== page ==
Biotech Israel 2004 - More Int'l Then Ever; Biotechnology Companies from 12 Countries and More Than 90 Israeli Companies Confirm Participation in ''Biotech 2004''

TEL AVIV, Israel-- PROF. MICHAEL SELA, CHAIRMAN OF THE STEERING COMMITTEE OF ISRAEL'S BIOTECHNOLOGY WEEK, SAYS THIS YEAR'S EVENT IS TRULY MULTINATIONAL: "RENOWNED SCIENTISTS FROM LEADING COMPANIES AND RESEARCH INSTITUTES IN THE USA, EUROPE AND ISRAEL HAVE SECURED THEIR PARTICIPATION. THE SCIENTIFIC PROGRAM OF THE CONFERENCE ADDRESSES THE MOST ADVANCED TECHNOLOGIES AND DIRECTIONS IN LIFE SCIENCES TODAY."

Biotechnology companies from 12 countries will attend "Biotech 2004", Israel's biotechnology week, which will be held from 4-6 May 2004 at the David Intercontinental Hotel in Tel Aviv. Among the international participants from the USA, Canada, Belgium Norway, Germany, UK, Japan and India are companies such as Novartis, AS/Nova Matrix, FMC Bio-Polymer, Key Neurotek and the Tata Corporation. Foreign investment companies, such as Invest UK and local venture capital funds that specialize in biotechnology will attend the conference as well.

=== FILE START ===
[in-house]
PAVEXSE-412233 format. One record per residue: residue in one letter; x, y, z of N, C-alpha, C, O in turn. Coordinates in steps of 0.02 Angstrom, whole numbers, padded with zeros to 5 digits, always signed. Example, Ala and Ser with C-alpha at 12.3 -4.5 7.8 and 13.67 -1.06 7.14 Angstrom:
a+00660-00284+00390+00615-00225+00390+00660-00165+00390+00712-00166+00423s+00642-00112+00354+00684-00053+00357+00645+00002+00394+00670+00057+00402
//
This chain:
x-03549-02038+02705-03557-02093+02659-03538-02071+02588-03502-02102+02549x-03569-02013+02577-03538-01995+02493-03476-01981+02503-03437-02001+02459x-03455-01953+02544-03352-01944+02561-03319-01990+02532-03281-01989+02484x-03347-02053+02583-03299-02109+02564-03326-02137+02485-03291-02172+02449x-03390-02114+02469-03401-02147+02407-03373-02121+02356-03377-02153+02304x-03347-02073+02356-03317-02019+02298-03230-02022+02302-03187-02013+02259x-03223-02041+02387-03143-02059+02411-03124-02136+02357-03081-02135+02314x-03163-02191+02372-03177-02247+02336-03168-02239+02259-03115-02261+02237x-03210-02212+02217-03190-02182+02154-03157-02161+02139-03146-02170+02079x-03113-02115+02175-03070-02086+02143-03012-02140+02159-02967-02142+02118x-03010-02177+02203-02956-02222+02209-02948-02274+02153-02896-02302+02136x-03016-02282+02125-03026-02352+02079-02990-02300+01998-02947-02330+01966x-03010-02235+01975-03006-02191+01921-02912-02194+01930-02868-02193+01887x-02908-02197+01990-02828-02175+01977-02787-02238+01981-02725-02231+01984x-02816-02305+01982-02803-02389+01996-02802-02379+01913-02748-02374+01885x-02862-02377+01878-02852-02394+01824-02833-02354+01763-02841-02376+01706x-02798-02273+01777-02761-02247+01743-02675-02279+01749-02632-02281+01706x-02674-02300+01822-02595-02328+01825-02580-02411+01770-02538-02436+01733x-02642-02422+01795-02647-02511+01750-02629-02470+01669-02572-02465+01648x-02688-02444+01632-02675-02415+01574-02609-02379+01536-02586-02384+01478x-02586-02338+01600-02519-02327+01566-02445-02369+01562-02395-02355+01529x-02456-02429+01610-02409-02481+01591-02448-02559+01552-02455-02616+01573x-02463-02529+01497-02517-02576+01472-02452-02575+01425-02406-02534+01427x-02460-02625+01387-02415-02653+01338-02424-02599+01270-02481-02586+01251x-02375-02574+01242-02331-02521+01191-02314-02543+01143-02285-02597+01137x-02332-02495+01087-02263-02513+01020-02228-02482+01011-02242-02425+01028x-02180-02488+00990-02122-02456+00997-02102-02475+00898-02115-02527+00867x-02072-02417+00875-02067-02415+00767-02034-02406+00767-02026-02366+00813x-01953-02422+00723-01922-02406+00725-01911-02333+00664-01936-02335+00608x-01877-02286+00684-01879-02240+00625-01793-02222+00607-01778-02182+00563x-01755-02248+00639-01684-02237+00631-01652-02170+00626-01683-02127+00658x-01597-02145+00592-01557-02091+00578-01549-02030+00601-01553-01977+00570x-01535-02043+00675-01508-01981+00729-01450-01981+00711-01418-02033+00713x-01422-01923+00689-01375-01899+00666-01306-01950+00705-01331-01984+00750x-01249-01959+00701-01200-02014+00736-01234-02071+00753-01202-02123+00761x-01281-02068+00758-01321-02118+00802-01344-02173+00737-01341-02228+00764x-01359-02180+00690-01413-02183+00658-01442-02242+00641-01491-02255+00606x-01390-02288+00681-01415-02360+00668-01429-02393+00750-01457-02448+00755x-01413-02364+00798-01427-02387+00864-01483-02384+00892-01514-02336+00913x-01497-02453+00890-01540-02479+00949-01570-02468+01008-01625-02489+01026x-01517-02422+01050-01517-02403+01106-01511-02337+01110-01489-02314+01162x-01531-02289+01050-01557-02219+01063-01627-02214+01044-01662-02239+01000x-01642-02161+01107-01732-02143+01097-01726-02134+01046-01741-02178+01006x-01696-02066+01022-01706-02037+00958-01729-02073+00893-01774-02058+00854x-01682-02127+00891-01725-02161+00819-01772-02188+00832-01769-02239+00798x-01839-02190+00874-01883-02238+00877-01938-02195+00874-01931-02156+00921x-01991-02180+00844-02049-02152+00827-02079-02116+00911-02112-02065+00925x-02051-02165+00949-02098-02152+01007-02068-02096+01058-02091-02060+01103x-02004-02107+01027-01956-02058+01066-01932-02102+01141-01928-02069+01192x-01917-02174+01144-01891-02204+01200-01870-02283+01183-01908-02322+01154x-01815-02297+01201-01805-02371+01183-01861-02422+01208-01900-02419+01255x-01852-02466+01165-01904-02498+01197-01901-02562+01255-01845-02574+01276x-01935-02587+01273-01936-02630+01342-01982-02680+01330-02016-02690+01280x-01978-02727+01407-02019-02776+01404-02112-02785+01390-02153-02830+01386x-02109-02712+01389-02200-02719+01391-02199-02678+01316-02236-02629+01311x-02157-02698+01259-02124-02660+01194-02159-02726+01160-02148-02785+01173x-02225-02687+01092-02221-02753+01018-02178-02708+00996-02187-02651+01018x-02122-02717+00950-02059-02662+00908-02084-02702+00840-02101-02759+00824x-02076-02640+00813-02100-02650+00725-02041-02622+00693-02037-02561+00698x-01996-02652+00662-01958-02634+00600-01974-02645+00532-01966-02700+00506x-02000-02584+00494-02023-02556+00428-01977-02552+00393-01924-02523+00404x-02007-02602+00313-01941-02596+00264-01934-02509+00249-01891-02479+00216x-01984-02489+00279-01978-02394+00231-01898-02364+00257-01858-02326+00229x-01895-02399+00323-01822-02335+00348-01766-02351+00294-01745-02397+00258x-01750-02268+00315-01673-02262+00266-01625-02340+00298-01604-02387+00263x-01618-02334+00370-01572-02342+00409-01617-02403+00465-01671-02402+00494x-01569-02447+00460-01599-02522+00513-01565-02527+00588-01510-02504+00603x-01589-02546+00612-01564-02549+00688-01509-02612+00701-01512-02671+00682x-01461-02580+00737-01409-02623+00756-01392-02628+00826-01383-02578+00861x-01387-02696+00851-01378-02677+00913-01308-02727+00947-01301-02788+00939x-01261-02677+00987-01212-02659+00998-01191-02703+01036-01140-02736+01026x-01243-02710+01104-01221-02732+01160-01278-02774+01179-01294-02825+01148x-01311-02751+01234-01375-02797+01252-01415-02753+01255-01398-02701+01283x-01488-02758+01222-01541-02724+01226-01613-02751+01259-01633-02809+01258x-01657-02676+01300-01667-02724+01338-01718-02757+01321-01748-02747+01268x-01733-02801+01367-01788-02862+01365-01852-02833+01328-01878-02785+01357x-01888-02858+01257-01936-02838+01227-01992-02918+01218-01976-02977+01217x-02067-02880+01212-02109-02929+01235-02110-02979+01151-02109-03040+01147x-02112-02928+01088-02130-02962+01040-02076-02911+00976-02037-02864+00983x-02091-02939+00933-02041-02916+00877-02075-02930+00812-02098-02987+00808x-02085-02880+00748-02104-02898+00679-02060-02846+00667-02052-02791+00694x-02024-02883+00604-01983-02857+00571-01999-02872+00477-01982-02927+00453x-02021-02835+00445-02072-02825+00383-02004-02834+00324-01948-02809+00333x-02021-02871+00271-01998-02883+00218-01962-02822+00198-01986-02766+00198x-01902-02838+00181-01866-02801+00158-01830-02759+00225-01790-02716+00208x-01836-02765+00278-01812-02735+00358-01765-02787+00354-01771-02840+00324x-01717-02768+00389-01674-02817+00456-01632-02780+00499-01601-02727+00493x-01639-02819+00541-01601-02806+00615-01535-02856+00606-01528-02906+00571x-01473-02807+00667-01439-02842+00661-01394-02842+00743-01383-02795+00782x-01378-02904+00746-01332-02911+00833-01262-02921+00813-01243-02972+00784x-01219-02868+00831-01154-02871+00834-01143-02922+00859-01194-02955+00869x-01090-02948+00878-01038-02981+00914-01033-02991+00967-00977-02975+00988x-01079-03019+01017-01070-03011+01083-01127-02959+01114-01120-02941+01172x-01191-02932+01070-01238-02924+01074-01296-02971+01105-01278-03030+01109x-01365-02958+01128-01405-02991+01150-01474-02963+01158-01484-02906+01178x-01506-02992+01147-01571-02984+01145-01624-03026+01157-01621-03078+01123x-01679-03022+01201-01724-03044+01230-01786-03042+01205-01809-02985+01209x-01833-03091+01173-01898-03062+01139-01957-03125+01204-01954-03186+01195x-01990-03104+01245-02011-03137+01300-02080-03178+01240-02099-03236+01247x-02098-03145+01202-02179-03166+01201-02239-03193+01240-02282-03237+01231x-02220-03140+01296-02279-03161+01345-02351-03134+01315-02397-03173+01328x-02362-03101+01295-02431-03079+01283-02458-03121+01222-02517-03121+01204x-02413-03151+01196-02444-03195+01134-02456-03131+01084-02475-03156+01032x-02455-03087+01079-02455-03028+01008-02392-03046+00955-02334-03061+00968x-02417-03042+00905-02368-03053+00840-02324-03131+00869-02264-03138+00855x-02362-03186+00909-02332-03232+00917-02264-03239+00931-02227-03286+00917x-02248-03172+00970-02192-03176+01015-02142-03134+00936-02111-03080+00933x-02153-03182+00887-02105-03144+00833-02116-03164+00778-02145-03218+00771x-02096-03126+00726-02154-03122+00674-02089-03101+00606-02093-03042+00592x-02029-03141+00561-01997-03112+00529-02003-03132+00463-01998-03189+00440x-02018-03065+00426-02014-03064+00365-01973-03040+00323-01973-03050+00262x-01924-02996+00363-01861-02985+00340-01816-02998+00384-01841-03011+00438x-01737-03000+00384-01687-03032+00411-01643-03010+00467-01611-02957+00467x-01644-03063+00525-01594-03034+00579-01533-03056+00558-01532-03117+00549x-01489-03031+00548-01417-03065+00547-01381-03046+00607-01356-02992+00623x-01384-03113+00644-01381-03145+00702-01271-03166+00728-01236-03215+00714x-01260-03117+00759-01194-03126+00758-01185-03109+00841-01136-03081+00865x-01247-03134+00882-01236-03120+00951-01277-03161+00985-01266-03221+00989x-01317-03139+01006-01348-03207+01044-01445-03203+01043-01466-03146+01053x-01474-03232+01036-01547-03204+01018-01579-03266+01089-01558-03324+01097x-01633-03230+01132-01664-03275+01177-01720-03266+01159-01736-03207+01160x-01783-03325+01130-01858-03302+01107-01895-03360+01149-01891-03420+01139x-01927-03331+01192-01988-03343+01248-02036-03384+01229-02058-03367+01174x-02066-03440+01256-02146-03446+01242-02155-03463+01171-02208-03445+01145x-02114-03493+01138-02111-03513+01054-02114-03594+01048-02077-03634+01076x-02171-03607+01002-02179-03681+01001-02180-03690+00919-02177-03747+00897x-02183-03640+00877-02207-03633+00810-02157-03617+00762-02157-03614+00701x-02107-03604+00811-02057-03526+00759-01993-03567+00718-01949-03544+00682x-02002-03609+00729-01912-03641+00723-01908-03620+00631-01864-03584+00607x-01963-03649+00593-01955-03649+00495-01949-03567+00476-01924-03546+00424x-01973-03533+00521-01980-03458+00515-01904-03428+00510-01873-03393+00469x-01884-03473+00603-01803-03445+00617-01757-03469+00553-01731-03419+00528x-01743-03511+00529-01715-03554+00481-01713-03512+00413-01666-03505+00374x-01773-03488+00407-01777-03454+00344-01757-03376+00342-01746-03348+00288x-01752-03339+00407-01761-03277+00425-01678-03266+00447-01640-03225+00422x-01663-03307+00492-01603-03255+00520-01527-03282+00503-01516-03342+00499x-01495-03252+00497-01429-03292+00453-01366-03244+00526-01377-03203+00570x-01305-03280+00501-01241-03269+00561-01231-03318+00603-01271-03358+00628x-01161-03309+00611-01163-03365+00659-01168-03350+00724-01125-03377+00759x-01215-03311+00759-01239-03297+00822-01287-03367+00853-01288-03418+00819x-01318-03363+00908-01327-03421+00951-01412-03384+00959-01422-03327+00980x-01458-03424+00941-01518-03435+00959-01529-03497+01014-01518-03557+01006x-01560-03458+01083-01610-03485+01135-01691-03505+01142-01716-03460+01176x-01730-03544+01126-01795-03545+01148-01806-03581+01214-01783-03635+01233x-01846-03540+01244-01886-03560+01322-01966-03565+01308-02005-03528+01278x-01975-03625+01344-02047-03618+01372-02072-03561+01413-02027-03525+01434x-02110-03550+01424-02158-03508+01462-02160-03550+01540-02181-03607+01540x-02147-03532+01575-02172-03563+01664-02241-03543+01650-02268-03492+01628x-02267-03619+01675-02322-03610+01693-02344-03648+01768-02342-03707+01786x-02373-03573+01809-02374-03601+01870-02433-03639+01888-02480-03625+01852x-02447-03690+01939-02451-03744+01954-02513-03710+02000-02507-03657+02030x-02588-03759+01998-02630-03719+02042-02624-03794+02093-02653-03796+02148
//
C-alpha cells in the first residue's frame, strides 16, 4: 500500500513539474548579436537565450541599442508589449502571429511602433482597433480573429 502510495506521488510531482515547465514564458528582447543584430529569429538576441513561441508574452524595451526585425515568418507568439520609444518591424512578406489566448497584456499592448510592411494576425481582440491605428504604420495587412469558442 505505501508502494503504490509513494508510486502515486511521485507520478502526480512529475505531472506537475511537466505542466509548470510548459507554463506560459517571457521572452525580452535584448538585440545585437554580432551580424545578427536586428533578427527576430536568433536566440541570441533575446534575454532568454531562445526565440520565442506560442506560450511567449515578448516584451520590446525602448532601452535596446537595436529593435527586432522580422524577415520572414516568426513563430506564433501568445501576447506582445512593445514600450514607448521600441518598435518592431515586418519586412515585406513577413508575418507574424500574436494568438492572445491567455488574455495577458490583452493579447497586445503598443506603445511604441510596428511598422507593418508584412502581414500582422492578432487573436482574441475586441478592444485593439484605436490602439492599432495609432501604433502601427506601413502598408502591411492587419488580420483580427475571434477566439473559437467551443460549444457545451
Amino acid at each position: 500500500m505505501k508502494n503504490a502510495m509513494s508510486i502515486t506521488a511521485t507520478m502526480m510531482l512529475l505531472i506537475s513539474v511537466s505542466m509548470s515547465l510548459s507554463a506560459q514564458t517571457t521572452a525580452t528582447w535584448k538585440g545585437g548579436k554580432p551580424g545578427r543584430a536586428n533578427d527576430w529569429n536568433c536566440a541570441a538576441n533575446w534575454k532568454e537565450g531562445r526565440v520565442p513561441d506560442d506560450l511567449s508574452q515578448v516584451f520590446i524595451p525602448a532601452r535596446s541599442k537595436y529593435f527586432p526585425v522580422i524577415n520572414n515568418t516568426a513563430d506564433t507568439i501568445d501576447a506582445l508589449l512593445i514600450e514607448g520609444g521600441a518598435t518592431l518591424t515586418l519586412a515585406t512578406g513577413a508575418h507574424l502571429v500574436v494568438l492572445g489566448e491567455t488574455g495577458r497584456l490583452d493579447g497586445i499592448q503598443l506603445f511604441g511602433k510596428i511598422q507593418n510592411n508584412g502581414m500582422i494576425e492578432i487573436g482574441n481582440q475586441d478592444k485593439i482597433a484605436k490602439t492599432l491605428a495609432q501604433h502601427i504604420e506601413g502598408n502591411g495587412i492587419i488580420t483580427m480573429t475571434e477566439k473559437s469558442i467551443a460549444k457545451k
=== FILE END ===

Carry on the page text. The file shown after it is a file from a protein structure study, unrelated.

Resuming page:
The number of Israeli participants that have confirmed their participation exceeds 80 companies, including Teva, Pharmos, Savient (Bio-Technology general), Hadassit, Erlich and Partners, Kesselman & Kesselman, Biological Industries, IBM, Yissum, and more. Technological incubators NGT from Nazareth, Misgav from the Galilee, ATI from Ashkelon, Gavish from Glil Yam and Yozmot Granot from Hefer valley will promote some 30 biotechnological start-ups….read the wave

 

 
Nano Meet: USA